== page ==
Even though I live Israel and am aware through media reports of the events ‚  that take place on the Egyptian border, I never understood the ‚  intensity ‚   and complexity of the scenario until I experienced it myself.

In the course of the past few nights, I have witnessed much. At 9:00 PM ‚  last night, the first reports came in of gunfire heard from the Egyptian border. Minutes later, IDF scouts spotted small groups of people trying to ‚  get across the fence. In the period of about one hour, we picked up 13 ‚   men ‚   ‚  – cold, barefoot, dehydrated – some wearing nothing except underpants. ‚   ‚  Their bodies were covered with lacerations and other wounds. We ‚   gathered ‚  them in a room, gave them blankets, tea and treated their wounds. I don’t ‚  speak a word of their language, but the look on their faces said it all ‚   and ‚  reminded me once again why I am so proud to be a Jew and an Israeli. ‚   Sadly, ‚  it was later determined that the gunshots we heard were deadly, killing ‚  three others fleeing for their lives.
During the 350 days a year when I am not on active duty, when I am just ‚  > another man trying to get by, the people tasked with doing this amazing job, this amazing deed, the people witnessing these events, are mostly ‚  young Israeli soldiers just out of high school, serving their compulsory ‚  time in the IDF, some only 18 years old.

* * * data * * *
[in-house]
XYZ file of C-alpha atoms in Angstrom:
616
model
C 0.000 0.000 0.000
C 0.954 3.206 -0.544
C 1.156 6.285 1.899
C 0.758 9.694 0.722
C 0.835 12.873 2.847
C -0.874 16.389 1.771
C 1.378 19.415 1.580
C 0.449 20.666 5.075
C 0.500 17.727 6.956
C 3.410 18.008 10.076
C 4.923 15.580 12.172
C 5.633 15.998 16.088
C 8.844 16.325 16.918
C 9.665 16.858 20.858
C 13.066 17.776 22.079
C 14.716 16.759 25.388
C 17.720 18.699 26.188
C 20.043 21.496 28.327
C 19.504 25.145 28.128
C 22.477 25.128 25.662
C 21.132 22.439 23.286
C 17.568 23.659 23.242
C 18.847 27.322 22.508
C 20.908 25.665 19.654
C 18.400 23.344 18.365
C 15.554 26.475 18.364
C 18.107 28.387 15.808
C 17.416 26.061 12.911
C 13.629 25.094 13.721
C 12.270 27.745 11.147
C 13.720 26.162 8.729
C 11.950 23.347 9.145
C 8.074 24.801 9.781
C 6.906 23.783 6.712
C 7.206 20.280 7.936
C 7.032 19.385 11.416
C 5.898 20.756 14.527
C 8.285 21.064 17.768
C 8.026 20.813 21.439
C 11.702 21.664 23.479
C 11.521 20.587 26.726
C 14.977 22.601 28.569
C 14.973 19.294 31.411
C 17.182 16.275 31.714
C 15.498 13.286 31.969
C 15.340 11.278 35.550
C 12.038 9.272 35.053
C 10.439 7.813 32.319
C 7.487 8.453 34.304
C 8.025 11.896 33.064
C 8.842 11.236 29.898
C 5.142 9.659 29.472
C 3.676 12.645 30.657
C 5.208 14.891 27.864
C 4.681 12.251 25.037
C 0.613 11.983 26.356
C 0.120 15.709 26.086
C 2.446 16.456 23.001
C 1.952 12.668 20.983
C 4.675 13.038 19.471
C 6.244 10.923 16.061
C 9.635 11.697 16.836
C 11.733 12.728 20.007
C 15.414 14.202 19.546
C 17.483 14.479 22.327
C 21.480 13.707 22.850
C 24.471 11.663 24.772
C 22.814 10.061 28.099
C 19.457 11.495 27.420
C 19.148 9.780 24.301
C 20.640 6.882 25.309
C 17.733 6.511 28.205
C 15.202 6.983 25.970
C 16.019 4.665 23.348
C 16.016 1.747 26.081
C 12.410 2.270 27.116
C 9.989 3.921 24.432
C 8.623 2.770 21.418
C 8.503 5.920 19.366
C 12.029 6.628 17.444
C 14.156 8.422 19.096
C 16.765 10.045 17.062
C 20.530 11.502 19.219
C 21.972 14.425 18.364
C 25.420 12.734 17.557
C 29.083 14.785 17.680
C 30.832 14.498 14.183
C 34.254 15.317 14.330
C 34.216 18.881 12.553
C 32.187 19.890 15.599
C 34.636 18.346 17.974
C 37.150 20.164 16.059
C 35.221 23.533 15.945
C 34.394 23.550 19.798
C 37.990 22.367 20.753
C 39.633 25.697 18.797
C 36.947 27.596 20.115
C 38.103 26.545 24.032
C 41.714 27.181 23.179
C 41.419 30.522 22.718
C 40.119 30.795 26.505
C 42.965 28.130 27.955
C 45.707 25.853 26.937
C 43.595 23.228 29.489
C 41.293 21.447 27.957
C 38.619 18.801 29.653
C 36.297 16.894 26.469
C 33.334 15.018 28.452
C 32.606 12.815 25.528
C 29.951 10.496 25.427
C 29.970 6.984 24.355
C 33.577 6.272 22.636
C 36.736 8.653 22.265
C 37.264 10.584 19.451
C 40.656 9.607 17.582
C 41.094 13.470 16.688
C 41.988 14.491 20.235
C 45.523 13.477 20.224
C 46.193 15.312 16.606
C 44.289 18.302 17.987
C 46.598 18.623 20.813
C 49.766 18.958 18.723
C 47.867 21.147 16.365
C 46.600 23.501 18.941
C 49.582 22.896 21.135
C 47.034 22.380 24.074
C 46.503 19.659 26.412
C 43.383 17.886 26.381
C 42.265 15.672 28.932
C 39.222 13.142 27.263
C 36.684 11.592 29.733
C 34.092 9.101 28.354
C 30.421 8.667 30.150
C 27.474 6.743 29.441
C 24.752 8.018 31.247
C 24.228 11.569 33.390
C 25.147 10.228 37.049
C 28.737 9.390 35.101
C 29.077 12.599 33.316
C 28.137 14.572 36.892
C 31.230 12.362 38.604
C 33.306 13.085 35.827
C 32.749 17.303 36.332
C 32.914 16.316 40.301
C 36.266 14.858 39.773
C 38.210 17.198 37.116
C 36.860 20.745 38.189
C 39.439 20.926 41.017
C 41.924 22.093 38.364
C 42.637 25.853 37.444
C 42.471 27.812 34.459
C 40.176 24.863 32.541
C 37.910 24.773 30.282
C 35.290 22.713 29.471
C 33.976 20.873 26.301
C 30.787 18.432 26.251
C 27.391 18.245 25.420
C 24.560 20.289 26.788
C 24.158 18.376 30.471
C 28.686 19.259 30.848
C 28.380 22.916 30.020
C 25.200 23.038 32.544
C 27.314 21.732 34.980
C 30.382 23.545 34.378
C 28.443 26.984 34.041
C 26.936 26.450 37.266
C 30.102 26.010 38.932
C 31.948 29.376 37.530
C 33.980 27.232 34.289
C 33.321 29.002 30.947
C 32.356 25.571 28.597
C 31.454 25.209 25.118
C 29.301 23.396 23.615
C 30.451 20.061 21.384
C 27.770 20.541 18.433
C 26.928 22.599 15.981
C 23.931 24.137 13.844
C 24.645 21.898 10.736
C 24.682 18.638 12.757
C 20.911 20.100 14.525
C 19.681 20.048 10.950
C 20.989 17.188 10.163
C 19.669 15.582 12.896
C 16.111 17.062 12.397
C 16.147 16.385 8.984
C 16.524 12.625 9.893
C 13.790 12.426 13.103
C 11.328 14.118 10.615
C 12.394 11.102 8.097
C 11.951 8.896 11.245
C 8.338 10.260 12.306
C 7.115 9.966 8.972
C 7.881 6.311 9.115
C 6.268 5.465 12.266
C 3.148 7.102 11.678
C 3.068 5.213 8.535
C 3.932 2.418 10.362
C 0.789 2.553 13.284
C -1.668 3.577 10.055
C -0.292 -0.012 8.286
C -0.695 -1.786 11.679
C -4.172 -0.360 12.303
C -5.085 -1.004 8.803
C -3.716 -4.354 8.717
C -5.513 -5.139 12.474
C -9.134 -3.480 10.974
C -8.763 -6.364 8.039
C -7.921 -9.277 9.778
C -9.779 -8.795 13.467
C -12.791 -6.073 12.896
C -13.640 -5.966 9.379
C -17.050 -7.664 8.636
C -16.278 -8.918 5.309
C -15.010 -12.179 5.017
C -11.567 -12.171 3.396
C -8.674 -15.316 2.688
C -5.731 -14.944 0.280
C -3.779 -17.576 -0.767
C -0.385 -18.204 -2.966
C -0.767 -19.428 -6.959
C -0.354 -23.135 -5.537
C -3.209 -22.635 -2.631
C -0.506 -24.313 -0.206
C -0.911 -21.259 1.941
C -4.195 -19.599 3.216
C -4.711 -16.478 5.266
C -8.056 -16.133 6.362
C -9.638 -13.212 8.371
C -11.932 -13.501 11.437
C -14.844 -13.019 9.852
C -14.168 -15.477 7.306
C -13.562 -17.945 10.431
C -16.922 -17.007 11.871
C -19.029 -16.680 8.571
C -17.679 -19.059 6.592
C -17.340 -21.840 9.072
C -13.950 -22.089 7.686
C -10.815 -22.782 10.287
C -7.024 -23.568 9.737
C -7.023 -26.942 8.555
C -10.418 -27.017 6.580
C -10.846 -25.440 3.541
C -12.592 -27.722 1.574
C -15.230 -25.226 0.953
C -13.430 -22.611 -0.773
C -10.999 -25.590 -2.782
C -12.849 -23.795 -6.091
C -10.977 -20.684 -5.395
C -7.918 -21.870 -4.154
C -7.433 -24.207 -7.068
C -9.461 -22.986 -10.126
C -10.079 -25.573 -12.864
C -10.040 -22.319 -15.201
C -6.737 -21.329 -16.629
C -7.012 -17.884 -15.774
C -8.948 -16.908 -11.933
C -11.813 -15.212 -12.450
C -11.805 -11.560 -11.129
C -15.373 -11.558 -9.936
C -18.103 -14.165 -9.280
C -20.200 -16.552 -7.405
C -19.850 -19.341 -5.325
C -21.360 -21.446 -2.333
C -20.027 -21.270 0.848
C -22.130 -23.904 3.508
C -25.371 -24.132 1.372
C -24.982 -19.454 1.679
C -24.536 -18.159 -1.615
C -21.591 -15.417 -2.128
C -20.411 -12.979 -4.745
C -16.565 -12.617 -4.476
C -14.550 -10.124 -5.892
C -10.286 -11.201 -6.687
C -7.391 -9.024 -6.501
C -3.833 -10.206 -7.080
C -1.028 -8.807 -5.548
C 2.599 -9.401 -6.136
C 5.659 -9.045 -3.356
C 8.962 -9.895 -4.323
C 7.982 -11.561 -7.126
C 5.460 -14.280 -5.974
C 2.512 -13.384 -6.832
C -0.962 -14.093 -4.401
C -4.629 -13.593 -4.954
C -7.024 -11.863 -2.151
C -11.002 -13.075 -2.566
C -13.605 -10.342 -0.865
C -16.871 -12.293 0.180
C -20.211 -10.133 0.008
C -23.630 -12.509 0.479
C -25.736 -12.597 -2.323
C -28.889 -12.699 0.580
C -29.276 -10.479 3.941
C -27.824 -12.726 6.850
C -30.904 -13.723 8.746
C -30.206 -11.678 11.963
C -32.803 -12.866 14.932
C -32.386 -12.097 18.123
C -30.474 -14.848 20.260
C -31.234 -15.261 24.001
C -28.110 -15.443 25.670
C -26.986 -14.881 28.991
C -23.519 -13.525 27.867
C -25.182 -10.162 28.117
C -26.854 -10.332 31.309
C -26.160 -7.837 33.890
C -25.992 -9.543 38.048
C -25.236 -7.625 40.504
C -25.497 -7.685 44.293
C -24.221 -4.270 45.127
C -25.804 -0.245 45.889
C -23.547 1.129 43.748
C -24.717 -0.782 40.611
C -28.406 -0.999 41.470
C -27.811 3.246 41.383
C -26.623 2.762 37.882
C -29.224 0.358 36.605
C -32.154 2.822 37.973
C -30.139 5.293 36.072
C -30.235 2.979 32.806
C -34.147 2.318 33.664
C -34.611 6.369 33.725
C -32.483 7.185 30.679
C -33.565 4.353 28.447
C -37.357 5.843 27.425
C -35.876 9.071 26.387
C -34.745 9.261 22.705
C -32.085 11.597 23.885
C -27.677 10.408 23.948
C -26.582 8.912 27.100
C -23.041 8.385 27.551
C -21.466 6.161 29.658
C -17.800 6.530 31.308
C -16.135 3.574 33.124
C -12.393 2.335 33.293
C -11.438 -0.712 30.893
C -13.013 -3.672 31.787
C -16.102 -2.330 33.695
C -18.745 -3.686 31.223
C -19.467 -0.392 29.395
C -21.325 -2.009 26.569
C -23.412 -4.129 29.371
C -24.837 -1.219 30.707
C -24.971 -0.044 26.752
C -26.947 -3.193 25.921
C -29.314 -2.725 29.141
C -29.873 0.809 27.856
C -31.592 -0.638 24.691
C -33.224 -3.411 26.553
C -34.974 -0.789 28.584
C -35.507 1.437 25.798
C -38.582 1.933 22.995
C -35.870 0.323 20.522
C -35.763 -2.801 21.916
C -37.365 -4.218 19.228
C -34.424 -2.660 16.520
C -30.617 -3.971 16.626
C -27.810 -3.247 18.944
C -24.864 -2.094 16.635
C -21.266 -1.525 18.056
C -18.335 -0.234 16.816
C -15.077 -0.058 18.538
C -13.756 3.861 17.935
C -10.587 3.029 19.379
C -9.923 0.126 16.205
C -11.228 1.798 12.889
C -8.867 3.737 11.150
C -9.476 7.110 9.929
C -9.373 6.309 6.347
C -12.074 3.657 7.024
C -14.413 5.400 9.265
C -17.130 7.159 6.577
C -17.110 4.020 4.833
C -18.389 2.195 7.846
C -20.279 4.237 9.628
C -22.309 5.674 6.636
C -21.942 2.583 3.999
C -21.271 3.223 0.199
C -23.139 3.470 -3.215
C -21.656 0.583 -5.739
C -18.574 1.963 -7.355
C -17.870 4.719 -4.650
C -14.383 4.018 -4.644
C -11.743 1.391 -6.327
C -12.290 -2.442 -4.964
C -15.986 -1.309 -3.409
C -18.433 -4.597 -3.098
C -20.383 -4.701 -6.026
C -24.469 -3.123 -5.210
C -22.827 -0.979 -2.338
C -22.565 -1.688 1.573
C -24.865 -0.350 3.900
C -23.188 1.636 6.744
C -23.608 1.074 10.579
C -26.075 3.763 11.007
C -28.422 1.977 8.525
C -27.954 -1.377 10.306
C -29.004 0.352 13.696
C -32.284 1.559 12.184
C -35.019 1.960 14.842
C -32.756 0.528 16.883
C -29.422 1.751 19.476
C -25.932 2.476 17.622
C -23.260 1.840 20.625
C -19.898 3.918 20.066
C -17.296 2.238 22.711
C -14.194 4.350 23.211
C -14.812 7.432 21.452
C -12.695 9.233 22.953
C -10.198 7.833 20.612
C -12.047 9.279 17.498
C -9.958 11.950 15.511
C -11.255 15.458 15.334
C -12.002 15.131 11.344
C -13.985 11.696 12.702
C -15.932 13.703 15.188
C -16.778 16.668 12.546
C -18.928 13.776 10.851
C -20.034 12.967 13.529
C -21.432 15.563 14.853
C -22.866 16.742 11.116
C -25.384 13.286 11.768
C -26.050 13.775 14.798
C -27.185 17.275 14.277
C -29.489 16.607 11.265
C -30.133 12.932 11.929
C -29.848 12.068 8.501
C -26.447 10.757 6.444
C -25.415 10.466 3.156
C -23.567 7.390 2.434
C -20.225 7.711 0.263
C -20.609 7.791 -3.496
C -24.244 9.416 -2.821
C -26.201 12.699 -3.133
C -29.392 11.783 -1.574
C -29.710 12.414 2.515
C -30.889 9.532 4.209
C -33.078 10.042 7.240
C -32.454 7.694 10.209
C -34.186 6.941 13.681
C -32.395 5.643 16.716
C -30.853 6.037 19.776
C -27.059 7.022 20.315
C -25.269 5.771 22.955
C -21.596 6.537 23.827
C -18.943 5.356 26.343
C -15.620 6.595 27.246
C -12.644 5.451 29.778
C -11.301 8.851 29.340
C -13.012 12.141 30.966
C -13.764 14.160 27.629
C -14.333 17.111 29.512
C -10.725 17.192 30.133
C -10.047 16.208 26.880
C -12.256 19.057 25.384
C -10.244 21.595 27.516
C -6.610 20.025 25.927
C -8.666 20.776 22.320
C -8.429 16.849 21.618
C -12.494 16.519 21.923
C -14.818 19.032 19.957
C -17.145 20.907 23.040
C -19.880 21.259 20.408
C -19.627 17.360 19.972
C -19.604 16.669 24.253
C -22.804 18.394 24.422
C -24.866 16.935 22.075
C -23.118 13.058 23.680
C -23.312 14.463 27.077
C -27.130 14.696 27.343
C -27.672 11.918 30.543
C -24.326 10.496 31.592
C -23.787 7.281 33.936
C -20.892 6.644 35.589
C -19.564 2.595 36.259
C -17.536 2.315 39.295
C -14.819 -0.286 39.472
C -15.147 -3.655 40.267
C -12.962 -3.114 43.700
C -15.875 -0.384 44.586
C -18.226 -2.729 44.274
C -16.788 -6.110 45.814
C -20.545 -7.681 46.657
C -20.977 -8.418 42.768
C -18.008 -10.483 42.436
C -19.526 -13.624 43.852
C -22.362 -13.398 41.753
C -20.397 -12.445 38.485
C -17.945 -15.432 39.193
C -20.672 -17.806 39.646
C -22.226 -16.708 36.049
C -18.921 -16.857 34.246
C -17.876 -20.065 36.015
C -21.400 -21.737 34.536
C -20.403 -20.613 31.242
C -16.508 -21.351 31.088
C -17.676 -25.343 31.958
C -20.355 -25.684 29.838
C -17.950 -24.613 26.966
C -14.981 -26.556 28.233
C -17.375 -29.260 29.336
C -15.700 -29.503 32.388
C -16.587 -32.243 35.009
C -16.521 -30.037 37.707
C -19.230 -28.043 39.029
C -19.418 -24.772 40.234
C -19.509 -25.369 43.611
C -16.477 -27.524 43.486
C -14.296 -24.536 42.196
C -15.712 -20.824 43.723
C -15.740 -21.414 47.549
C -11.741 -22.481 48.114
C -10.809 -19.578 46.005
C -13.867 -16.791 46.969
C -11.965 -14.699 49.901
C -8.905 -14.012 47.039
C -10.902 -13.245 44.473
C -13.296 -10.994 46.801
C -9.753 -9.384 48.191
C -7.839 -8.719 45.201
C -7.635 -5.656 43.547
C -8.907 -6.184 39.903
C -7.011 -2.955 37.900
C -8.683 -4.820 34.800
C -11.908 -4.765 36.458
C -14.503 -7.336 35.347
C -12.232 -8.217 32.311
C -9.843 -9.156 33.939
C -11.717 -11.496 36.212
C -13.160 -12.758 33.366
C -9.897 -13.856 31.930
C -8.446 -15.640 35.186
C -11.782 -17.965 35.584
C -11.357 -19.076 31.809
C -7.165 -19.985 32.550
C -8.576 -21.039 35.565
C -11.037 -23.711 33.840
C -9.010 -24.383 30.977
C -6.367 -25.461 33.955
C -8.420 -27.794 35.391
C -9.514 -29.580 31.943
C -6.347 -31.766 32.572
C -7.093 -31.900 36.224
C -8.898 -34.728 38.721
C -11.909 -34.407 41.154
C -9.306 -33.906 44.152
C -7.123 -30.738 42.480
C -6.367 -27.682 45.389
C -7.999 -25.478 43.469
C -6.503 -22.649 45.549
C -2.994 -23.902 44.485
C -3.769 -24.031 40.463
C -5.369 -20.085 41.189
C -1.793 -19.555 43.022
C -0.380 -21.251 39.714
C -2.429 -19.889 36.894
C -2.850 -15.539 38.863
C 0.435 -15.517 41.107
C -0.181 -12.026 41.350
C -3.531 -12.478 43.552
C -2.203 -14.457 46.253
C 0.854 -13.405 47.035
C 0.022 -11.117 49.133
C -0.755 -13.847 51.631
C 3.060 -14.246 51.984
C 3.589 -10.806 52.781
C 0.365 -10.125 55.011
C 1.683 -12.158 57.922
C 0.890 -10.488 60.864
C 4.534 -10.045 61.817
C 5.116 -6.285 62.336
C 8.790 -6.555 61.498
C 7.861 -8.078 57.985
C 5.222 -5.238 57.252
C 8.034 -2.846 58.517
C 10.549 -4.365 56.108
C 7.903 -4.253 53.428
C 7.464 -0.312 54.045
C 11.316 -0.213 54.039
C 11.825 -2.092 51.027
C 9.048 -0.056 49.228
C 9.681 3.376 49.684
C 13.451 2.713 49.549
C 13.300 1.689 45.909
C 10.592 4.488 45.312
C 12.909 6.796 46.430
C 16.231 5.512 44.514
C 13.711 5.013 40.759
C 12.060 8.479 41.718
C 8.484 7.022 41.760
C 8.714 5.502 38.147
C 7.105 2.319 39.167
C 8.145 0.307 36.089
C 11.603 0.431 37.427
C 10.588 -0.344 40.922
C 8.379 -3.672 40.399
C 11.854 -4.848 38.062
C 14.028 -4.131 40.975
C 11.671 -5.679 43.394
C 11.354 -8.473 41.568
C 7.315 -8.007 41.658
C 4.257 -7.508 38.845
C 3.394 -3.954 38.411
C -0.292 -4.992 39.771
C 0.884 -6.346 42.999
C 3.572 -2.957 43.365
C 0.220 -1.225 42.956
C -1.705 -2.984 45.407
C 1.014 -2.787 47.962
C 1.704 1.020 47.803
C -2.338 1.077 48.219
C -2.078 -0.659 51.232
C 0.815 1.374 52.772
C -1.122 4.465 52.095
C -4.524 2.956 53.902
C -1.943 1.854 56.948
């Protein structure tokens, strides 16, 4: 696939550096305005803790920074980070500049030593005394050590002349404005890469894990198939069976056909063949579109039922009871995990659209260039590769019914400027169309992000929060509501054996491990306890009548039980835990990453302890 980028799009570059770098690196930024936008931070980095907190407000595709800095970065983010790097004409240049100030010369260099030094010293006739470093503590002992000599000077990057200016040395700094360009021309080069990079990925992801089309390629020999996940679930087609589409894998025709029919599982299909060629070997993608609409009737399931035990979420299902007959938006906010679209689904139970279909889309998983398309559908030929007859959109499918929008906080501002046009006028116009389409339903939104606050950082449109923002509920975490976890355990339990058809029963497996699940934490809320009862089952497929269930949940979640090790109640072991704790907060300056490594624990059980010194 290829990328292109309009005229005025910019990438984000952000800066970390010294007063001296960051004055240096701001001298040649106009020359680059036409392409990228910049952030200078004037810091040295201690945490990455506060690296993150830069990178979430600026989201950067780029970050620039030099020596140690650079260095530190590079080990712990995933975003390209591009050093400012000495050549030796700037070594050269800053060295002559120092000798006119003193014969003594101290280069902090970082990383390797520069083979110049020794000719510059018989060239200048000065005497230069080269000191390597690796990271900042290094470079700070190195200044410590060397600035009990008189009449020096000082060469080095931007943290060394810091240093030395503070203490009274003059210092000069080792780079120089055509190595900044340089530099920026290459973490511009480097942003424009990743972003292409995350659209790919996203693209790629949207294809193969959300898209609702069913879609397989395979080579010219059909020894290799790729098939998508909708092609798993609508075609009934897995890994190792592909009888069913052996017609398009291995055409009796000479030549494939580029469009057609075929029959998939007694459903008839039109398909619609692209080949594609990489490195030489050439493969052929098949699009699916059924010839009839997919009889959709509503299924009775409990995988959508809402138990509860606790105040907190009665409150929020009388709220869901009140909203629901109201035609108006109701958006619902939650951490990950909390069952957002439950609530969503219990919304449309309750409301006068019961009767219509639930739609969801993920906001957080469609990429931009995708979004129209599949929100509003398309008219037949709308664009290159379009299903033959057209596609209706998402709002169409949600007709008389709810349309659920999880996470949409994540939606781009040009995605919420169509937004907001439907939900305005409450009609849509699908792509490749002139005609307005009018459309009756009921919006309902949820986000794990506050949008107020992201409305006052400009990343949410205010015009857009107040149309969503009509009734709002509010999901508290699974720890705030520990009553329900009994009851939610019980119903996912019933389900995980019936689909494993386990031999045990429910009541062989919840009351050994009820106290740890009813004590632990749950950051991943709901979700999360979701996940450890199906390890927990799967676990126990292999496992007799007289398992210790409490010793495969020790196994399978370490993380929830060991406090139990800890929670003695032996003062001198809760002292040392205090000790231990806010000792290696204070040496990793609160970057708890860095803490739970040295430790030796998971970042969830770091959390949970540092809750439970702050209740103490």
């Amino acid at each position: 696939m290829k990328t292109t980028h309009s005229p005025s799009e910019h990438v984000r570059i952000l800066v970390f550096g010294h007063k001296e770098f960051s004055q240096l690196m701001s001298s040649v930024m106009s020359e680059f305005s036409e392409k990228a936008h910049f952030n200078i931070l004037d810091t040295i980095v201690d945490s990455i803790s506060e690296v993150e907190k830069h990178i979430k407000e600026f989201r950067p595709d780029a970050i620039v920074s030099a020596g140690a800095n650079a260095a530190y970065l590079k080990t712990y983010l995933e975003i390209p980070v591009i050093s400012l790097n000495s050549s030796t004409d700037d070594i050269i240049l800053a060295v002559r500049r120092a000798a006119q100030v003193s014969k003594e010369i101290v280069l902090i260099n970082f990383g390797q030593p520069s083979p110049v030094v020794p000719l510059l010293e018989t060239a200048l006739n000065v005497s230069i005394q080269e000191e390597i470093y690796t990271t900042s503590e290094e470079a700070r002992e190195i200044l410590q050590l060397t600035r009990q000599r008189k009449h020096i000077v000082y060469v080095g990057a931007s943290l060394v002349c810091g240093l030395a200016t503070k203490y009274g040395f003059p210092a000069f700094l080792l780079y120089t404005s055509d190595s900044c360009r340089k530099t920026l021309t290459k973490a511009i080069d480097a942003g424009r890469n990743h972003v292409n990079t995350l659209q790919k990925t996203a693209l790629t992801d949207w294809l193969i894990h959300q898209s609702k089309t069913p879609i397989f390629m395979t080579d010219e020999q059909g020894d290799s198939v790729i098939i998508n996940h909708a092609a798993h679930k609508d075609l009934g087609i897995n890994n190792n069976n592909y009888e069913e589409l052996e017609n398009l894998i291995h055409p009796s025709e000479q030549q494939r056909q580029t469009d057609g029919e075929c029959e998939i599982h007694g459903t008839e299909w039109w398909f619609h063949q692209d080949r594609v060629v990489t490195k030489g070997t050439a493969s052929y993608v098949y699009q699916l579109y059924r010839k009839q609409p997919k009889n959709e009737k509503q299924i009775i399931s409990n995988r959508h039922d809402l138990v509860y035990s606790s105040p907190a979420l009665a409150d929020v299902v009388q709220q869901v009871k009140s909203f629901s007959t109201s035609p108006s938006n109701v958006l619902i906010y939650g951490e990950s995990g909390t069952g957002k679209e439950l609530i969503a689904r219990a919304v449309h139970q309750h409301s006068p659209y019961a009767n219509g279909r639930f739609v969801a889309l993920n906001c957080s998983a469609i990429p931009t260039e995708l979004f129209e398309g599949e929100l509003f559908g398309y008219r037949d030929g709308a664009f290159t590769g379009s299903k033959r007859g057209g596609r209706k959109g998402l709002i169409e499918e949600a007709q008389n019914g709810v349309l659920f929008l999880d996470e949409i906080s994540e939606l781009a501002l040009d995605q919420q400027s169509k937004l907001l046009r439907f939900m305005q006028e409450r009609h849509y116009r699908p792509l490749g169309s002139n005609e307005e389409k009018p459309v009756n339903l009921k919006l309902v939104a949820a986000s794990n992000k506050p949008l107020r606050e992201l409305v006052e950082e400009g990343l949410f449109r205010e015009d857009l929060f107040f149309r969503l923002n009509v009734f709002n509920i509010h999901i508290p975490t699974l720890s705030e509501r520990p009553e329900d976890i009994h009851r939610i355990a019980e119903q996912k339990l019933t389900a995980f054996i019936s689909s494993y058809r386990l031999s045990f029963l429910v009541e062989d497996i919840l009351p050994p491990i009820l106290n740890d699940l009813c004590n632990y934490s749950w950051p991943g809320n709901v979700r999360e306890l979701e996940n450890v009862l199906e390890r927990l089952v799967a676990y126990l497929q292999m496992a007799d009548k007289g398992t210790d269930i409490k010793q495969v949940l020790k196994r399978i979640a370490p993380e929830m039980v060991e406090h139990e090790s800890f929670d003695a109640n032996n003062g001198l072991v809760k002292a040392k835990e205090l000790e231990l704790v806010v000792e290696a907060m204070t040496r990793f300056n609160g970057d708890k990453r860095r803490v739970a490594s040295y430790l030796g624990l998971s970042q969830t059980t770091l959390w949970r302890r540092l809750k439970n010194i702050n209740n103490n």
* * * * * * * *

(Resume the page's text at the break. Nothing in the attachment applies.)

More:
The refugees flooding into Israel are a heavy burden on our small country. More than 100,000 refugees have fled this way, and hundreds more cross the ‚  border every month. The social, economic, and humanitarian issues ‚   created ‚  by this influx of refugees are immense. There are serious security ‚  consequences for Israel as well. This influx of African refugees poses a crisis for Israel. Israel has yet to come up with the solutions required to ‚  deal with this crisis effectively, balancing its’ sensitive social, ‚  economic, and security issues, at the same time striving to care for the ‚  refugees.

I don’t have the answers to these complex problems which desperately need ‚  to be resolved. I’m not writing these words with the intention of ‚   taking a ‚  political position or a tactical stand on the issue.

I am writing to tell you and the entire world what’s really happening ‚  down ‚  here on the Egyptian/Israeli border. And to tell you that despite all ‚   the ‚  serious problems created by this national crisis, these refugees have no ‚  reason to fear us. Because they know, as the entire world needs to ‚   know, ‚  that Israel has not shut its eyes to their suffering and pain. Israel has ‚  not looked the other way. The State of Israel has put politics aside ‚   to ‚  take the ethical and humane path as it has so often done before, in every ‚  instance of human suffering and natural disasters around the globe.

We Jews ‚  know only too well about suffering and pain. The Jewish people have been ‚  there. We have been the refugees and the persecuted so many times, over ‚  thousands of years, all over the world.

Today, when African refugees flood our borders in search of freedom and ‚  better lives, and some for fear of their lives, it is particularly noteworthy how Israel deals with them, despite the enormous strain it puts ‚  on our country on so many levels. Our young and thriving Jewish people ‚   and ‚  country, built from the ashes of the Holocaust, do not turn their backs on ‚  humanity. Though I already knew that, this week I once again ‚   experienced it ‚  firsthand. I am overwhelmed with emotion and immensely proud to be a member ‚  of this nation.

With love of Israel,
Aron Adler writing from the Israel/Gaza/Egyptian border